The king’s voice was choked with anger. “You are a worse pirate than Salladhor Saan.”
Theon Greyjoy opened his eyes. His shoulders were on fire and he could not move his hands. For half a heartbeat he feared he was back in his old cell under the Dreadfort, that the jumble of memories inside his head was no more than the residue of some fever dream. I was asleep, he realized. That, or passed out from the pain. When he tried to move, he swung from side to side, his back scraping against stone. He was hanging from a wall inside a tower, his wrists chained to a pair of rusted iron rings.
The air reeked of burning peat. The floor was hard-packed dirt. Wooden steps spiraled up inside the walls to the roof. He saw no windows. The tower was dank, dark, and comfortless, its only furnishings a high-backed chair and a scarred table resting on three trestles. No privy was in evidence, though Theon saw a champerpot in one shadowed alcove. The only light came from the candles on the table. His feet dangled six feet off the floor.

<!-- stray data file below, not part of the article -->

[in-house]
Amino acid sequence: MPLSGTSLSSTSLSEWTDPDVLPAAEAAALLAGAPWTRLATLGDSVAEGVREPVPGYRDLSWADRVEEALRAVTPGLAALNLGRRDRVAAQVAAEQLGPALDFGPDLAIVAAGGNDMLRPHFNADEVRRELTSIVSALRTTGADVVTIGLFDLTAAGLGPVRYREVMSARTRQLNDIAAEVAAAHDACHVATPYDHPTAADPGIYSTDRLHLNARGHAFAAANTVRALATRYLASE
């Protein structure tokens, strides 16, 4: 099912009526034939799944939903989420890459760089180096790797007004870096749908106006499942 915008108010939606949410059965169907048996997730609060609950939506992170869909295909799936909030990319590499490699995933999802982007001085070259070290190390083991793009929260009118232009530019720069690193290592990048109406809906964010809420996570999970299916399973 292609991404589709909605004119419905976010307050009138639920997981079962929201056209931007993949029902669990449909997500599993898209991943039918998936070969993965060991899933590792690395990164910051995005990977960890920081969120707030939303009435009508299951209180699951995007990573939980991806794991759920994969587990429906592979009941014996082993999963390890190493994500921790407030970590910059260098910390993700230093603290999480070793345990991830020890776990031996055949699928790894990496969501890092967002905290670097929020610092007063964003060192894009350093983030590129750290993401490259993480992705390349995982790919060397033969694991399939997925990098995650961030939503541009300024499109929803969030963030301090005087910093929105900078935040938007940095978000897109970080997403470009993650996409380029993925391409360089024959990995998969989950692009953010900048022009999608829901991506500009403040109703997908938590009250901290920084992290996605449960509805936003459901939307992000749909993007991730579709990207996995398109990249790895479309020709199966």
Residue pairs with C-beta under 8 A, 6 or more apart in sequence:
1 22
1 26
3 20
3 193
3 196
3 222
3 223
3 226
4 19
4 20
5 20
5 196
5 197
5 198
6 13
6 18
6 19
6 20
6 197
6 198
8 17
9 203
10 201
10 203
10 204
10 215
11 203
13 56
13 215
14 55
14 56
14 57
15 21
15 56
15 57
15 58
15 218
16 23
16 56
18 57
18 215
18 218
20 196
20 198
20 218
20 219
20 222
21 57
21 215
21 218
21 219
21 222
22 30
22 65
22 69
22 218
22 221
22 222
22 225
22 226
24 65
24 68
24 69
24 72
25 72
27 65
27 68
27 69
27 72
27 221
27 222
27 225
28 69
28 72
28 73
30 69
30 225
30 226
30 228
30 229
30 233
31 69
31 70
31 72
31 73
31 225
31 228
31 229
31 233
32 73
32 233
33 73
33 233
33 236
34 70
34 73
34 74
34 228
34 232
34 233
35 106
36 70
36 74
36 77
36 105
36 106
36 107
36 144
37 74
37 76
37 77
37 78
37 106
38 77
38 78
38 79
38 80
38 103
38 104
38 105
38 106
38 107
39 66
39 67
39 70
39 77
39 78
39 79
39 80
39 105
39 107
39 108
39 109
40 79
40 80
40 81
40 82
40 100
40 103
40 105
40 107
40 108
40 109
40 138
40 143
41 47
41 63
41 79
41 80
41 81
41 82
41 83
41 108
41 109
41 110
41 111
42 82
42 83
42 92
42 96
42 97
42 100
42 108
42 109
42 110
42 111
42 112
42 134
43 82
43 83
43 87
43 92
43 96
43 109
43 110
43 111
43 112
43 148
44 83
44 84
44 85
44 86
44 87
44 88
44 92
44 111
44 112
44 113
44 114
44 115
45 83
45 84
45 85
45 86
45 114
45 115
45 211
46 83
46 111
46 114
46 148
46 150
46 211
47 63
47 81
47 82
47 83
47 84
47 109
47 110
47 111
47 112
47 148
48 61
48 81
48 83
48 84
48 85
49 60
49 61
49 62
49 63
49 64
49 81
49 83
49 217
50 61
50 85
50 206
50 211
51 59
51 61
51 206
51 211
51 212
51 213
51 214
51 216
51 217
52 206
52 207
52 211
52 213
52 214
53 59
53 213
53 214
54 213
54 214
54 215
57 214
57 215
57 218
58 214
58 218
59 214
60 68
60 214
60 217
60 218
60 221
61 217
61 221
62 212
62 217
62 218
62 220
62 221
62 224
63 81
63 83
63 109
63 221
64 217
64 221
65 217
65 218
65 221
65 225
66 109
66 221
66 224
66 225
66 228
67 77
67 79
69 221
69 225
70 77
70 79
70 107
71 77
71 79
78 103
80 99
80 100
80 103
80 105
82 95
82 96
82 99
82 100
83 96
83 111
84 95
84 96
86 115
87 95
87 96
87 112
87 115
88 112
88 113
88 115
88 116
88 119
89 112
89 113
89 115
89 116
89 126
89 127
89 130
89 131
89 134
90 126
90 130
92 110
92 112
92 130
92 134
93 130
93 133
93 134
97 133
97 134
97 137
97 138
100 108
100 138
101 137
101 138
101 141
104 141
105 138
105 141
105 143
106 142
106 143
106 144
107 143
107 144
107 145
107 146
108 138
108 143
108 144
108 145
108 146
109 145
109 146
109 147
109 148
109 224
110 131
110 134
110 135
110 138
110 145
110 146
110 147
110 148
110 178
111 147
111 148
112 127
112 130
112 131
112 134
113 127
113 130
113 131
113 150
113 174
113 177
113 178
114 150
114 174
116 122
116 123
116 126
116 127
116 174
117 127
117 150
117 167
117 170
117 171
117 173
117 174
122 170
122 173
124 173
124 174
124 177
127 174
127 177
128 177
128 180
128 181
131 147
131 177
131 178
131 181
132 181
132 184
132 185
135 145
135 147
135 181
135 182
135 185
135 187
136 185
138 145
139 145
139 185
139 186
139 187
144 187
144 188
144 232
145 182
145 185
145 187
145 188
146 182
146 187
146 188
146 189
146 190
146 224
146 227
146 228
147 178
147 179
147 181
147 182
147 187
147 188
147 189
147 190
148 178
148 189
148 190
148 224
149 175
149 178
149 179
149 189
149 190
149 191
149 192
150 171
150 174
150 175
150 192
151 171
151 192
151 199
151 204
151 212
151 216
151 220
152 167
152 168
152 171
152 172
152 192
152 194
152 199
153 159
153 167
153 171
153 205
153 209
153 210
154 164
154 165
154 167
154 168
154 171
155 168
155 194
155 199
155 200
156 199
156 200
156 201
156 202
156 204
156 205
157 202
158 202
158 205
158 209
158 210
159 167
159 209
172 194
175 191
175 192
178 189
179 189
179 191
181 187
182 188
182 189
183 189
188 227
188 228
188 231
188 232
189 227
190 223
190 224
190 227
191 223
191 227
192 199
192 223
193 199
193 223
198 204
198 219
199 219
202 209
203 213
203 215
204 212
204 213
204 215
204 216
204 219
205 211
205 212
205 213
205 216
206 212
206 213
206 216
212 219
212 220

“My brother’s debts,” the king was muttering. “Joffrey’s too, though that baseborn abomination was no kin to me.” Theon twisted in his chains. He knew that voice. Stannis.
And so it begins. It’s a Theon chapter (who starred in many of the best chapters from A Dance with Dragons and the series, for that matter.) It’s probably one of the few tastes we’ll get of Westeros for the next few years, barring the next Dunk & Egg story and other excerpts from The Winds of Winter. Enjoy it. Savour it.